Borrowing alternatives for businesses - Your need for capital will color your financing choice

Bank loans come in a variety of shapes and sizes, but most fall into one of several broad categories. This article sums up lines of credit, term loans, commercial mortgages and government loan programs. It also suggests other places to look for funds beyond the bank, such as peer-to-peer lending.

Borrowing alternatives for businesses

Your need for capital will color your financing choice

You may be ready to walk into your banker’s office and apply for a loan to expand your business, buy equipment or just stay afloat. Or you may be considering an alternative to a bank loan. But exactly what type of financing should you pursue?

Bank loan types vary

Bank loans come in a variety of shapes and sizes, but most fall into one of several broad categories. Lines of credit are the most common small business loan, primarily because of their simplicity and flexibility. Once your business is approved for a line of credit, you can borrow up to your credit limit whenever you like without having to reapply. It’s often a good idea to apply for a line of credit before you need capital. That way, you can easily tap your line when a need for capital arises.

As the name suggests, term loans are issued for a specific period of time. They’re repaid with interest over a set number of years and used mainly to buy fixed assets like property, plant and equipment.

Commercial mortgages are a specific type of term loan used to buy new or existing commercial real estate. Examples include retail store space, industrial warehouses and office buildings.

Government loan programs are also used for raising capital. Among the most popular programs are the Small Business Administration (SBA) loan programs, such as the SBA 7(a), SBA 504 and SBA Express loan programs. The SBA guarantees a portion of these loans, enabling banks to lend to companies that might not ordinarily be able to use normal underwriting criteria.

It’s important to know why you need capital so your banker can suggest the right type of loan to meet your financing needs. For example, if you need a capital infusion to meet periodic cash flow shortfalls or fund accounts receivable, a line of credit is probably the right source of capital. But you typically wouldn’t use a line of credit to buy equipment or real estate — a term loan or commercial mortgage is the right type of loan for these capital needs.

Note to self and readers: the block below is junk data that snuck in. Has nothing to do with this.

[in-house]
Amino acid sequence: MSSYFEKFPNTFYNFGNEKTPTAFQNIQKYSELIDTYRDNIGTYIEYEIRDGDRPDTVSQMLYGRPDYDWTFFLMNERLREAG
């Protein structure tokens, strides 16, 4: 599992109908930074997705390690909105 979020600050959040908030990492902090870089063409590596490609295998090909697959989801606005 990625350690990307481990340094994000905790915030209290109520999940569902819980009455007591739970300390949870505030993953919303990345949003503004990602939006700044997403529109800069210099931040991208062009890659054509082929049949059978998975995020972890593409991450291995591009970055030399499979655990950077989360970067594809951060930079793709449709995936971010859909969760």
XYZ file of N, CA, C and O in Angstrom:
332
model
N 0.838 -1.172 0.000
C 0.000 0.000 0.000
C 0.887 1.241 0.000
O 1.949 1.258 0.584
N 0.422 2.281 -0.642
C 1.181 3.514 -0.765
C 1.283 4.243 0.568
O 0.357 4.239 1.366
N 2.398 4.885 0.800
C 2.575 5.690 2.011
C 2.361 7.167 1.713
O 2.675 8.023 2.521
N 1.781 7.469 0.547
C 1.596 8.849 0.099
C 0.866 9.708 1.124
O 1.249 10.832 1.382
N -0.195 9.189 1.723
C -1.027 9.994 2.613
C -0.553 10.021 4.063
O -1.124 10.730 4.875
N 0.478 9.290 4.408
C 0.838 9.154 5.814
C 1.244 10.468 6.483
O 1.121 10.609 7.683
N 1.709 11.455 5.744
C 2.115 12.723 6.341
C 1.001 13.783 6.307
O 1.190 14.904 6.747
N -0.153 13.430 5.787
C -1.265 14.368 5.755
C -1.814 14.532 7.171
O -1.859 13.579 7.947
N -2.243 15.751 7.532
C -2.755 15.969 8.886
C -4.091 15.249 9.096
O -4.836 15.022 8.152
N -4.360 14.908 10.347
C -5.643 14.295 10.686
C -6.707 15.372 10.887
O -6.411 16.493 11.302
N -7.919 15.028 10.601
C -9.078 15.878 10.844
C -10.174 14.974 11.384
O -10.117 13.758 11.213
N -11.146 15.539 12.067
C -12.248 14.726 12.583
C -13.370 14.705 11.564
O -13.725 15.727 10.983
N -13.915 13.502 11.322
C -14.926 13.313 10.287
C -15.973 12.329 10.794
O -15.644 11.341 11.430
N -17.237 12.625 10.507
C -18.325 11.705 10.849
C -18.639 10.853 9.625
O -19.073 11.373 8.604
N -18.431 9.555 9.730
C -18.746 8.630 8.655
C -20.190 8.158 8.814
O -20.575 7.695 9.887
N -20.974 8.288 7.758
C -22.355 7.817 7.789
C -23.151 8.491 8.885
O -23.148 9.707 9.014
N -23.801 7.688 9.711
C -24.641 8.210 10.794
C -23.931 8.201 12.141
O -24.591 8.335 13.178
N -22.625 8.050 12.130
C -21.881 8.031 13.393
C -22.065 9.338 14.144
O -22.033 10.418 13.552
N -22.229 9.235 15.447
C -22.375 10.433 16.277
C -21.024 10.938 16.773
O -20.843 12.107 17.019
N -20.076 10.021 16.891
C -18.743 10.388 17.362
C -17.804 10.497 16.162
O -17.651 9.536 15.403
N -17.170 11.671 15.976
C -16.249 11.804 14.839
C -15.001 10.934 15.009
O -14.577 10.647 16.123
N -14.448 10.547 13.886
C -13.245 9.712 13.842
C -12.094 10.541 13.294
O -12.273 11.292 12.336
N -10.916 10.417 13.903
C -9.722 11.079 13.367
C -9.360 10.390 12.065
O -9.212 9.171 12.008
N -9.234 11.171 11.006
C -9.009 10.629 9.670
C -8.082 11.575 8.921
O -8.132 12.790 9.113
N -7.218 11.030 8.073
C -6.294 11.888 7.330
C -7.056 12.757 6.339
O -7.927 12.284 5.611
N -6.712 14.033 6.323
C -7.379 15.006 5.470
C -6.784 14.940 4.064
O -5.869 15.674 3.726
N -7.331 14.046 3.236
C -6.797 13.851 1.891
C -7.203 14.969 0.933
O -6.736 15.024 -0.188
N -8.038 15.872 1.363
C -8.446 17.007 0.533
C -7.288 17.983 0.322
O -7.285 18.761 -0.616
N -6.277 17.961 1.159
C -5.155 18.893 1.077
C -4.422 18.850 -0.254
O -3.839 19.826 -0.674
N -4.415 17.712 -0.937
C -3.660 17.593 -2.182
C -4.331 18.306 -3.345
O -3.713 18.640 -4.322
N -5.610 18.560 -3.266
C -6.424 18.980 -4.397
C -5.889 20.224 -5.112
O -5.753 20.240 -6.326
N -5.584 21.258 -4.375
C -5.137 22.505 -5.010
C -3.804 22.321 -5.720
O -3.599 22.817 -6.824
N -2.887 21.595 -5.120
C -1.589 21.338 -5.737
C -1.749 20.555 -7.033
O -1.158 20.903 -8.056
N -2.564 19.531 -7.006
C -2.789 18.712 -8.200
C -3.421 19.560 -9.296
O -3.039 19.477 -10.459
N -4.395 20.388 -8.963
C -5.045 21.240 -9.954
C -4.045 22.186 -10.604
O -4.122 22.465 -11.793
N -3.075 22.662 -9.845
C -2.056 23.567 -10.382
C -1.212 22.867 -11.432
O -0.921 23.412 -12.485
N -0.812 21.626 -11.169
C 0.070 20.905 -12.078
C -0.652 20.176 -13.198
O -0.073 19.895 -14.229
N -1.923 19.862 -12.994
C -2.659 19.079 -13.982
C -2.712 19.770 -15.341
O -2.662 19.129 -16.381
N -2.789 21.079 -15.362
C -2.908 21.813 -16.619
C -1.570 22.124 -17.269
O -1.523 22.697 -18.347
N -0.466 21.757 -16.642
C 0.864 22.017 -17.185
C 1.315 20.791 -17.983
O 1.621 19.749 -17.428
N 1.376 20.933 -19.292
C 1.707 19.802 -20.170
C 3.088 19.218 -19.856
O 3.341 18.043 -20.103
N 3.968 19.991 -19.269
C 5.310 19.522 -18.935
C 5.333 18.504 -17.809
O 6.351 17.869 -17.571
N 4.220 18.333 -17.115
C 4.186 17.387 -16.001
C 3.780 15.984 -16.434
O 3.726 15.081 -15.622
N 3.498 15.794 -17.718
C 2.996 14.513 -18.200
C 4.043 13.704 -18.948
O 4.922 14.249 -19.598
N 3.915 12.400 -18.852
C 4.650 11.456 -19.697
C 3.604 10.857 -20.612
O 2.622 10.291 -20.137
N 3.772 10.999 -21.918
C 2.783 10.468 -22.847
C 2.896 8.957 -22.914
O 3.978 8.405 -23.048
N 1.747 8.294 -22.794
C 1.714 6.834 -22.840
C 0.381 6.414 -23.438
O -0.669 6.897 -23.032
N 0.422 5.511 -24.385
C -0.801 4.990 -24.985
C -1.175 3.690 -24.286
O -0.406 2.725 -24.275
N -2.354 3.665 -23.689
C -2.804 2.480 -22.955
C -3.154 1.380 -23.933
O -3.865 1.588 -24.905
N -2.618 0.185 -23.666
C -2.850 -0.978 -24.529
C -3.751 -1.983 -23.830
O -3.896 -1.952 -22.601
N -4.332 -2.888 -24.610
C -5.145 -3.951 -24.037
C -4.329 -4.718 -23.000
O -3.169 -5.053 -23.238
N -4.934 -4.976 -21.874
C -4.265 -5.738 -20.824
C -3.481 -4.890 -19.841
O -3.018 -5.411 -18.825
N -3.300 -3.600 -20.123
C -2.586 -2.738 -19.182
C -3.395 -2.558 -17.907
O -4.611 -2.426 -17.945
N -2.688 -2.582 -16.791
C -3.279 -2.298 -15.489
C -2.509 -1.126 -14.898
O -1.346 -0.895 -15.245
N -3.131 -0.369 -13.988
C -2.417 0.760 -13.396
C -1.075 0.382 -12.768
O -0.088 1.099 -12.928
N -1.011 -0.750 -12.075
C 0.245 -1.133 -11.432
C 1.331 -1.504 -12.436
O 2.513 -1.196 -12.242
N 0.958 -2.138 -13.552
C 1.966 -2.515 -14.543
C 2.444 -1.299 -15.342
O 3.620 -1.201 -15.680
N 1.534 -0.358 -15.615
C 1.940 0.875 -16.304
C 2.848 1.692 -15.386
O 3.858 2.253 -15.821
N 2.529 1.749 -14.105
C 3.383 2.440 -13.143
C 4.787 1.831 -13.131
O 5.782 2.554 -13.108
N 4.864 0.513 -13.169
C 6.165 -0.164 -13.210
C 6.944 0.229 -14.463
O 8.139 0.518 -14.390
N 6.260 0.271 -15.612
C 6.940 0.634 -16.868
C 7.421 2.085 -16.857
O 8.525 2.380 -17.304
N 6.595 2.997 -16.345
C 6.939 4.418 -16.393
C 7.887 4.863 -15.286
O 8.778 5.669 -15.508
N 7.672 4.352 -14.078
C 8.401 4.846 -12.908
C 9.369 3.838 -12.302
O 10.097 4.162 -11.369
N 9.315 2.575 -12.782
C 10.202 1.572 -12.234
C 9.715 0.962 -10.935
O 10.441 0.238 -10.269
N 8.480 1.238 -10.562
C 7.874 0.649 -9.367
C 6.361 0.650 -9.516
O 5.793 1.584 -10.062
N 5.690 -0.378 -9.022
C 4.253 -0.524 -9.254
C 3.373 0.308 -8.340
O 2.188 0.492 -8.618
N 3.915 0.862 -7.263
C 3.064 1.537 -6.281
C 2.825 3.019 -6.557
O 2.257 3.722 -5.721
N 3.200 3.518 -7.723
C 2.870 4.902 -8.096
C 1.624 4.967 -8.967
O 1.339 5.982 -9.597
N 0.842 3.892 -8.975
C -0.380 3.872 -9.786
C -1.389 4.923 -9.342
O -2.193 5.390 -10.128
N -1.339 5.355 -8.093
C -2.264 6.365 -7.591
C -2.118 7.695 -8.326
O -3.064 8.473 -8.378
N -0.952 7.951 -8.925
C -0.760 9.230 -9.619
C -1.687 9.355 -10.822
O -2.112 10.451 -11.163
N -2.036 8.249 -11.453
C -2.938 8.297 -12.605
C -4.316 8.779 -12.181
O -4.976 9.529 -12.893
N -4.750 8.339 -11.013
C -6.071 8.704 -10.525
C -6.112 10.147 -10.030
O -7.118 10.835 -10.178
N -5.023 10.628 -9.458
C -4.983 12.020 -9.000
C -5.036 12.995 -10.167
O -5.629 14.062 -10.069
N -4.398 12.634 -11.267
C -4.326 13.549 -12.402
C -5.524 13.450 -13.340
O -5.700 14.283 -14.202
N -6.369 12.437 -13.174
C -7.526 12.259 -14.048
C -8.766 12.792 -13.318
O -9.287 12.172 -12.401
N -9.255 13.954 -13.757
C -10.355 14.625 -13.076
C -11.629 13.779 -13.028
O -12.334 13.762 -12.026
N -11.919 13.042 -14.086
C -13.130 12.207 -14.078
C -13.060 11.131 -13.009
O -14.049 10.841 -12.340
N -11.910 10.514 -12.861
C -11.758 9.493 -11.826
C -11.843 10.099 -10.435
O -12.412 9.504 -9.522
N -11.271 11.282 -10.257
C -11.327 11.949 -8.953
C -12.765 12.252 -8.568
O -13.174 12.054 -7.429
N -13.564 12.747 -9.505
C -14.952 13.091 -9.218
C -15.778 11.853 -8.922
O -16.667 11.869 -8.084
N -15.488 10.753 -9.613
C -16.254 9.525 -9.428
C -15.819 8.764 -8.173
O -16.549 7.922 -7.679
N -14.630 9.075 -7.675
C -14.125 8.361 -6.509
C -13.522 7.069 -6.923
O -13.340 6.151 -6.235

Other places to look

In addition to banks, some businesses today are seeking capital from alternative sources, such as commercial finance companies and peer-to-peer lenders. The former provides alternative financing solutions such as factoring. In this scenario, you receive an advance against uncollected receivables and asset-based and accounts receivable loans, in which real estate, equipment, inventory and receivables are pledged to secure capital.

Meanwhile, peer-to-peer lending is becoming popular as a way for businesses to access capital via the Internet. Sometimes referred to as “crowdfunding,” it allows businesses to borrow money from individuals or Internet lenders that focus on lending to small businesses.

Finally, when it comes to acquiring equipment, leasing is often a better capital option than borrowing. This is especially true for equipment with built-in obsolescence like computers, because they can be replaced or upgraded when the lease is up. Equipment leasing is 100% financing, which frees up cash flow. And it also may offer tax benefits which would otherwise only be available when purchasing an asset.

Your decision

You may need capital because your company is going through a tough economic stretch. Or you may want it to grow your business, remodel or buy new equipment. Whatever the reason, you have a wide variety of lending sources to which you can turn. And it’s usually smart to “shop around” before making a commitment.

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